The process of solving a problem by reducing it into smaller versions of itself is called recursion. This problem solving technique can be a very powerful way to solve certain types of problems that would be very verbose and lengthy using other techniques such as an iterative approach.

When implementing a recursive solution one usually has at least two cases:

Base Case General Case For a function/method to be called recursive, it usually has a call to itself within its code in the general case, with a smaller case being passed through.

A typical example to illustrate a recursive function is the factorial function (i.e 5!)

``````//************************************
// Returns the factorial of a number
//************************************
int fact(int num)
{
if(num <= 0)
return 1;                            // Base Case
else
return num * fact(num-1);    // General Case - also note it calls itself
}
``````

Things to know about Recursion

Direct Recursion – a function that calls itself within its block.

Indirect Recursion – a function that calls another function and eventually returns in the original function.

Infinite Recursion – when the recursive function never returns to the base case but continually calls the general case. This is one of the big pitfalls of recursion, and one should be careful to ensure that the base case will always be met so that the system can exit the call loop.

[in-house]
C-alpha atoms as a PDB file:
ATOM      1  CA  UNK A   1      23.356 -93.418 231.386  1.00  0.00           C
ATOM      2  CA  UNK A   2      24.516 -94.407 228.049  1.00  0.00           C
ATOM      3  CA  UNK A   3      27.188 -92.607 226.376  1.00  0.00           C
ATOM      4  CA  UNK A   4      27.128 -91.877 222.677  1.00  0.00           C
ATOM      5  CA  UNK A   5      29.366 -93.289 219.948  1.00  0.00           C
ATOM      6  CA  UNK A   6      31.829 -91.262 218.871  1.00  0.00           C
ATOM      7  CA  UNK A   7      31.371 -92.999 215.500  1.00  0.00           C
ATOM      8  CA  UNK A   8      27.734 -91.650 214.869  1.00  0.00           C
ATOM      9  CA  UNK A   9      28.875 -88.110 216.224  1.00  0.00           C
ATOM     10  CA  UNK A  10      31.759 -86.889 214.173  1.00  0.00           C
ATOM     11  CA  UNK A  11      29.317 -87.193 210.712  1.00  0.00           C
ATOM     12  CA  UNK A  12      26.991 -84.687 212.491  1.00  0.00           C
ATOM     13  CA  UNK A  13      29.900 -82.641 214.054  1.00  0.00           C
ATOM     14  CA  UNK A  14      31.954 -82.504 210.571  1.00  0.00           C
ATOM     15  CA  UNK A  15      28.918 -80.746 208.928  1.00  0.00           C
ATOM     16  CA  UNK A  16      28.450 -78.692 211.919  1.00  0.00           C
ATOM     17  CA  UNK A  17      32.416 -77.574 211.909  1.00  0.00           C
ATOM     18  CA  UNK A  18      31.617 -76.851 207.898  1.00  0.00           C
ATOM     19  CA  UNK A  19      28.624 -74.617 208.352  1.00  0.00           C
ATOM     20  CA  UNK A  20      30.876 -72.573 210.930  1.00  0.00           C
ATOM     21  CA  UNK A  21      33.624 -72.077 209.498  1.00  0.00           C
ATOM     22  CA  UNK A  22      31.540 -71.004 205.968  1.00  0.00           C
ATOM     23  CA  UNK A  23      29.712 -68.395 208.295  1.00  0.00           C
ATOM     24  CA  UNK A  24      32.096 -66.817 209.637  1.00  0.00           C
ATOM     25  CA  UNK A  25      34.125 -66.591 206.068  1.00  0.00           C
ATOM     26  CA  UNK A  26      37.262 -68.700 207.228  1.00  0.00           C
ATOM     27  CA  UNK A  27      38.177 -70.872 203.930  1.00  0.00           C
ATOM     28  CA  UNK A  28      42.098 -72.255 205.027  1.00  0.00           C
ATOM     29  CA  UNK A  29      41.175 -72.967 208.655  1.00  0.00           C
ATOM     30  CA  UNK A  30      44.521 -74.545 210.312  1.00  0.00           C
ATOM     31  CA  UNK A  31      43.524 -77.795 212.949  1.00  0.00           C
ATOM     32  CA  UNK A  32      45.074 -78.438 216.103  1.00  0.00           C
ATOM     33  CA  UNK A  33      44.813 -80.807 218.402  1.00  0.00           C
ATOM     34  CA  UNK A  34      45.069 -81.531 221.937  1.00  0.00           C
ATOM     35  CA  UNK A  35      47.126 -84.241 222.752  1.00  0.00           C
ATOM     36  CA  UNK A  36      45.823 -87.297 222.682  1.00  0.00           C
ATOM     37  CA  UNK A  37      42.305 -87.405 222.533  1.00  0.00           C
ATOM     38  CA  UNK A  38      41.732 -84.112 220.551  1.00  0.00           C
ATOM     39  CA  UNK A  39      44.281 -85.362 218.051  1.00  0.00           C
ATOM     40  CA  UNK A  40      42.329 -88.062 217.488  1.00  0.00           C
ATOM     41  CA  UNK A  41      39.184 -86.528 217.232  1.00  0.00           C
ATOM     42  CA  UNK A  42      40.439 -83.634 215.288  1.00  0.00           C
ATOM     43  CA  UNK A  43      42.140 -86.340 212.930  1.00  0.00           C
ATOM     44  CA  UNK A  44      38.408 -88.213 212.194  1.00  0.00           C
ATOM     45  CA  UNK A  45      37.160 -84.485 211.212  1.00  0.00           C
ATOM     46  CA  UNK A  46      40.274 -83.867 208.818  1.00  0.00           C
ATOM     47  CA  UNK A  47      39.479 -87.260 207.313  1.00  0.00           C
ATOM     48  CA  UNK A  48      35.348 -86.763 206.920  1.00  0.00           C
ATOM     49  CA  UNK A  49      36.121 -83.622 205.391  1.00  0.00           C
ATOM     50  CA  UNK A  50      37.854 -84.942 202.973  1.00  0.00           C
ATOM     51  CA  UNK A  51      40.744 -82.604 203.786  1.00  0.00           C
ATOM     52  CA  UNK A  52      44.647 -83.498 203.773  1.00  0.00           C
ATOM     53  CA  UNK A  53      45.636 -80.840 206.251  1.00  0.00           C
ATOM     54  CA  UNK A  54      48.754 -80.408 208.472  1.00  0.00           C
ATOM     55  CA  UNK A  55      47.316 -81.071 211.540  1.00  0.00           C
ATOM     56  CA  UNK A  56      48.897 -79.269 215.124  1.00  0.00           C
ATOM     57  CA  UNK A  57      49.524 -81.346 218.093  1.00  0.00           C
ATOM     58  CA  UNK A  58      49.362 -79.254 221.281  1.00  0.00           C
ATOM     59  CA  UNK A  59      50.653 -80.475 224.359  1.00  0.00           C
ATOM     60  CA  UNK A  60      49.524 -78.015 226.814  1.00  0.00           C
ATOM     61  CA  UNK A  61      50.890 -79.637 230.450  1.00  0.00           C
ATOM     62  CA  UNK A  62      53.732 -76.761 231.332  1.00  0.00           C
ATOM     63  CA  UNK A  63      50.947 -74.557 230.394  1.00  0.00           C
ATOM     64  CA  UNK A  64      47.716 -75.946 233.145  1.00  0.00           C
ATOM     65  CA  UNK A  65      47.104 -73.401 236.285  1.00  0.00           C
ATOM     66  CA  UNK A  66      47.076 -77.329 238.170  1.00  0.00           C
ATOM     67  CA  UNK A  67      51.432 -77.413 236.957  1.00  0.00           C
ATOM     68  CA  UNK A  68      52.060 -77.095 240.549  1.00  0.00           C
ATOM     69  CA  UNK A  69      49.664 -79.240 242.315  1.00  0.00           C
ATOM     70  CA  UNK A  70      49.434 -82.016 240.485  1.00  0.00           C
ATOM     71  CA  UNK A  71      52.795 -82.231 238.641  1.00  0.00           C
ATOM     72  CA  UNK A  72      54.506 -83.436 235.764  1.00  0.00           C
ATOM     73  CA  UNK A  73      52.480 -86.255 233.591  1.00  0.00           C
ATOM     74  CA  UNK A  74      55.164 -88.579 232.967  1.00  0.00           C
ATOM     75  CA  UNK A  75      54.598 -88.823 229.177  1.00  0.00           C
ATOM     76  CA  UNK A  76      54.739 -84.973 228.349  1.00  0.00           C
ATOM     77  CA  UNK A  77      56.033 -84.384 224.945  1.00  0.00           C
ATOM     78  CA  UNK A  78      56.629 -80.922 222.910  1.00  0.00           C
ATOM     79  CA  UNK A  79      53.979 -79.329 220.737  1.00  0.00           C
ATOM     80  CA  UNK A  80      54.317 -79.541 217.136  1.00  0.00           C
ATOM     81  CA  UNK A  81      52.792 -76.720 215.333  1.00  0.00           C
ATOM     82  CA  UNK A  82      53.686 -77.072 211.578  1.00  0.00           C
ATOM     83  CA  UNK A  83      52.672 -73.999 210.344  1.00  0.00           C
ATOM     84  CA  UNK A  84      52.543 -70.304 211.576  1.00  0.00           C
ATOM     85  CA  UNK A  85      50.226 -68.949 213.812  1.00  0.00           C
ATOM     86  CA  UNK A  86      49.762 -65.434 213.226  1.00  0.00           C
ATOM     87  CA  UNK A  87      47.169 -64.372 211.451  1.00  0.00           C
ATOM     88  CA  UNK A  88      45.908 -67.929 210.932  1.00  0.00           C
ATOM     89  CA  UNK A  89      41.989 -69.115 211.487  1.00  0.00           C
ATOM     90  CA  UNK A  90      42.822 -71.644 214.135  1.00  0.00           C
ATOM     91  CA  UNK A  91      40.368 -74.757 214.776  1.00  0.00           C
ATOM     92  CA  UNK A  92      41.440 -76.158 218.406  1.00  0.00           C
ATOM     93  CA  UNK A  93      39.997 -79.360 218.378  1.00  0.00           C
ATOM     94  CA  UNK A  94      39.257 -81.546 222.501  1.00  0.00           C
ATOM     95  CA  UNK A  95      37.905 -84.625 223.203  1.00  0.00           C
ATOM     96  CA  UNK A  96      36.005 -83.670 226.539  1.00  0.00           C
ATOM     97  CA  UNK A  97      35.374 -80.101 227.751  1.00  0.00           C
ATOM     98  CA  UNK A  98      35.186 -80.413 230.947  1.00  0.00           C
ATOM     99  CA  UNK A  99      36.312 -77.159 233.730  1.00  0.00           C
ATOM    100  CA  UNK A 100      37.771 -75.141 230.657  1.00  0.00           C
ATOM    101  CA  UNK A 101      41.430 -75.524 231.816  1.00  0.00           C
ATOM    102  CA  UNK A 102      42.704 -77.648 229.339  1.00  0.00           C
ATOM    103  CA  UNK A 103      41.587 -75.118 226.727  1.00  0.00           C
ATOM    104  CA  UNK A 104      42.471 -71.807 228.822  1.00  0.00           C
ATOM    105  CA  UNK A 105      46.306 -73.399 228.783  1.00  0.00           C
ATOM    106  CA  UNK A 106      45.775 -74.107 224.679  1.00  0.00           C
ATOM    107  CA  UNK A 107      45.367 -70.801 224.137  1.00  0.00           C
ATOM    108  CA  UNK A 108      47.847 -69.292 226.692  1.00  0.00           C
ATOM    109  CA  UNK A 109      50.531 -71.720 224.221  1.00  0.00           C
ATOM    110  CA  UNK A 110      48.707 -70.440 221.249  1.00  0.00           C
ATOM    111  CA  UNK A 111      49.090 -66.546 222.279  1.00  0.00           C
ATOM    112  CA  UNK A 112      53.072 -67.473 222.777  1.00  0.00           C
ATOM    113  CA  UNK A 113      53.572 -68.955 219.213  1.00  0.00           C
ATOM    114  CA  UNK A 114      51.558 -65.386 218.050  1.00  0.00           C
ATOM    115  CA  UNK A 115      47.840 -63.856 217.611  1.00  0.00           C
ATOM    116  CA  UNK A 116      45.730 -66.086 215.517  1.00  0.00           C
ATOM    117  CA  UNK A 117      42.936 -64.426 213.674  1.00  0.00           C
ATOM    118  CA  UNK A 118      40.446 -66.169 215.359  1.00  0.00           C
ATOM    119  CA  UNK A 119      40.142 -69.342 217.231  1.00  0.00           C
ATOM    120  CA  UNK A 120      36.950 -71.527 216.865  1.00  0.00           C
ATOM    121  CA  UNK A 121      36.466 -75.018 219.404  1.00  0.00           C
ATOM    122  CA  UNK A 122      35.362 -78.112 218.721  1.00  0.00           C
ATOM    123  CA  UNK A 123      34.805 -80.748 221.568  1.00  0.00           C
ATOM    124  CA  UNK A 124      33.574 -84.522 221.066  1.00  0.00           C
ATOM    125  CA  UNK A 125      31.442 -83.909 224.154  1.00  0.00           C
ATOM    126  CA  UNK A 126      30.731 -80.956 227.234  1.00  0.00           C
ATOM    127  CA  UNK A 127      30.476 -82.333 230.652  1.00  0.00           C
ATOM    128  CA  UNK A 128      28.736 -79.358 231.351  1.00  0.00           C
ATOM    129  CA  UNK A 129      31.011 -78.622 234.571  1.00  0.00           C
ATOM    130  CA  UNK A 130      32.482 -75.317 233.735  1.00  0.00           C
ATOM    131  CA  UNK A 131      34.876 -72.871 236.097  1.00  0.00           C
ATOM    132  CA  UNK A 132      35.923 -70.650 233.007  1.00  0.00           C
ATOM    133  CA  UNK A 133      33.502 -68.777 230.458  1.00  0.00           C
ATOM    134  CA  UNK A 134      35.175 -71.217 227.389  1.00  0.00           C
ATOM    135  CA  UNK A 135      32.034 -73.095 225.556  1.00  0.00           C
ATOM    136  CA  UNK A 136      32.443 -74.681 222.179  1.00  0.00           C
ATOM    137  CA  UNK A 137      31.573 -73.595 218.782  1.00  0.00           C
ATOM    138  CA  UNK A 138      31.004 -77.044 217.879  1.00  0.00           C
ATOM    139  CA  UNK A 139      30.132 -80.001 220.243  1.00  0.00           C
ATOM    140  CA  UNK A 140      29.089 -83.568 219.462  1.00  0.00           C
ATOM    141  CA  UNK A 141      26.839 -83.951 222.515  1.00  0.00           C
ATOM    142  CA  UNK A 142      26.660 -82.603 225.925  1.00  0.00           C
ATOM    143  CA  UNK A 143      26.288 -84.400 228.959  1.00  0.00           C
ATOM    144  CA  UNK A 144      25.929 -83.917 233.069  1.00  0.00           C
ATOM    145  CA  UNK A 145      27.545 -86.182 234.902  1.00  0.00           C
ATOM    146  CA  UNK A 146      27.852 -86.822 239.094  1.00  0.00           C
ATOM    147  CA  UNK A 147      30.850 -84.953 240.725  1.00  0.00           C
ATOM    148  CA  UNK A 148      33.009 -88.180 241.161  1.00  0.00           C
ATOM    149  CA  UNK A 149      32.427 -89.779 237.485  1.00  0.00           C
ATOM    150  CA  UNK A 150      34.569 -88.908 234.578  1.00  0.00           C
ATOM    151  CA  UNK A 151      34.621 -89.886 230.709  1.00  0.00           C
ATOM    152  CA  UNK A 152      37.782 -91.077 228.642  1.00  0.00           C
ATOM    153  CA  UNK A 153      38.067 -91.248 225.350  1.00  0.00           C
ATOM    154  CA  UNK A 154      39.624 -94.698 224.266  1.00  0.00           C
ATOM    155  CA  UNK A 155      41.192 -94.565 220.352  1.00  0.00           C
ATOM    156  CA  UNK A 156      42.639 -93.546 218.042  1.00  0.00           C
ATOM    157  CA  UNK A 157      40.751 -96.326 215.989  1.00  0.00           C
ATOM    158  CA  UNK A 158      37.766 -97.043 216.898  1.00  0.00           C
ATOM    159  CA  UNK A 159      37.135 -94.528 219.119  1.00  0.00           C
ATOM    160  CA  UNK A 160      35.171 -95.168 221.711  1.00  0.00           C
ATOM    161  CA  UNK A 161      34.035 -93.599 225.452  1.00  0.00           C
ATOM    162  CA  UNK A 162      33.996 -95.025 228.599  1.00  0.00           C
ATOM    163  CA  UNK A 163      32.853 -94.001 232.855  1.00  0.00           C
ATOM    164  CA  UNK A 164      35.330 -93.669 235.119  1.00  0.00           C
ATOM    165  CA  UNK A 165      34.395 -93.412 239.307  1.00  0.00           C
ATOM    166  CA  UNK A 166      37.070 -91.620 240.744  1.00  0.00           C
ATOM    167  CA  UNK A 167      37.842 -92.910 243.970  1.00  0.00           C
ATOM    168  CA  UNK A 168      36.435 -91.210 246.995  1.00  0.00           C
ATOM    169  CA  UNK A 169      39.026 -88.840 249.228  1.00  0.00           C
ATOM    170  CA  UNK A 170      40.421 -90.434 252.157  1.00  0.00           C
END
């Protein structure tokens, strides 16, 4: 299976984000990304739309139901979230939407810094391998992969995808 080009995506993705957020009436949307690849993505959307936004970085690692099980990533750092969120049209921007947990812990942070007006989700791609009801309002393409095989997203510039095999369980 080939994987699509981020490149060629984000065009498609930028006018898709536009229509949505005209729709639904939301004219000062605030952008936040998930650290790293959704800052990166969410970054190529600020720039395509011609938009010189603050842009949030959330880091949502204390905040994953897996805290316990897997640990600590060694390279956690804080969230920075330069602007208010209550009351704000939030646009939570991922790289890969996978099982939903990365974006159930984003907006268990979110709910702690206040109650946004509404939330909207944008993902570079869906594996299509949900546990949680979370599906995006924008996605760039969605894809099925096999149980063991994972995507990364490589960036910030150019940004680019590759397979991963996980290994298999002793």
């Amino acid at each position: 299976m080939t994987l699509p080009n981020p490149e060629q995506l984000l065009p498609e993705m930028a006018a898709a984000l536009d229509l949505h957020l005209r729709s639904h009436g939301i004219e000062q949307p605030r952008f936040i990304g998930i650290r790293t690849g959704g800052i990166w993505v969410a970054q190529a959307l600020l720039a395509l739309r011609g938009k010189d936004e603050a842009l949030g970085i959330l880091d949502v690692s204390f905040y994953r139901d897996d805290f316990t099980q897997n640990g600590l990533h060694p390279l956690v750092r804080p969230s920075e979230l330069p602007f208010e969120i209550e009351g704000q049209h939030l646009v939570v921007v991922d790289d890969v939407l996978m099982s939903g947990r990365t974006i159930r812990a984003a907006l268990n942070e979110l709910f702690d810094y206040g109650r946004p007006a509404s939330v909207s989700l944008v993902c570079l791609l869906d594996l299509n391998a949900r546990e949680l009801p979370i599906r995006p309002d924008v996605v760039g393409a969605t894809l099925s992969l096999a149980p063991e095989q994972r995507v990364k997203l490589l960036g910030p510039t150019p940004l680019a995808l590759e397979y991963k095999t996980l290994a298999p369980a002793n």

To design a recursive function one should do the following:

Understand the problem requirements Determine the limiting conditions Identify the base case and provide a direct solution to each base case Identify the general cases and provide a solution to each general case in terms of smaller versions of itself Some problems that can be solved elegantly using recursion are listed below…

Find the largest element in an array Print a Linked List in Reverse Order Fibonacci Number Tower of Hanoi Converting a Number from Decimal to Binary etc Recursion or Iteration – Does Azure change our approach?

Typically there are two ways to solve a problem, recursively or using iteration. Iterative approaches use a looping structure such as while, fore, or do…while, to repeat a set of statements.

In some instances implementing an iterative solution is simpler than a recursive solution, in other instances it is almost impossible – or extremely complicated to implement an iterative solution to a particular problem domain so it is important that you know the pro’s and con’s of each general approach.

The iterative approach typically uses less memory as it does not have to create multiple instances of each variable declared, and this could be seen as an efficiency benefit over the recursive approach – however the recursive approach generally is simpler to read / understand and thus is easier to modify if changes are needed at a later stage.

What I find interesting is up to recently the costs of a developers time vs the costs of a processors cycles always skewed towards the developers time as no real additional cost could be placed towards processor cycles, however with technologies like azure popping up where a very real charge is placed on processor cycles – the ball game has changed a bit and a company may be willing to invest more money in a iterative approach rather than a recursive approach because of the long term savings of charges due to additional processing on the cloud.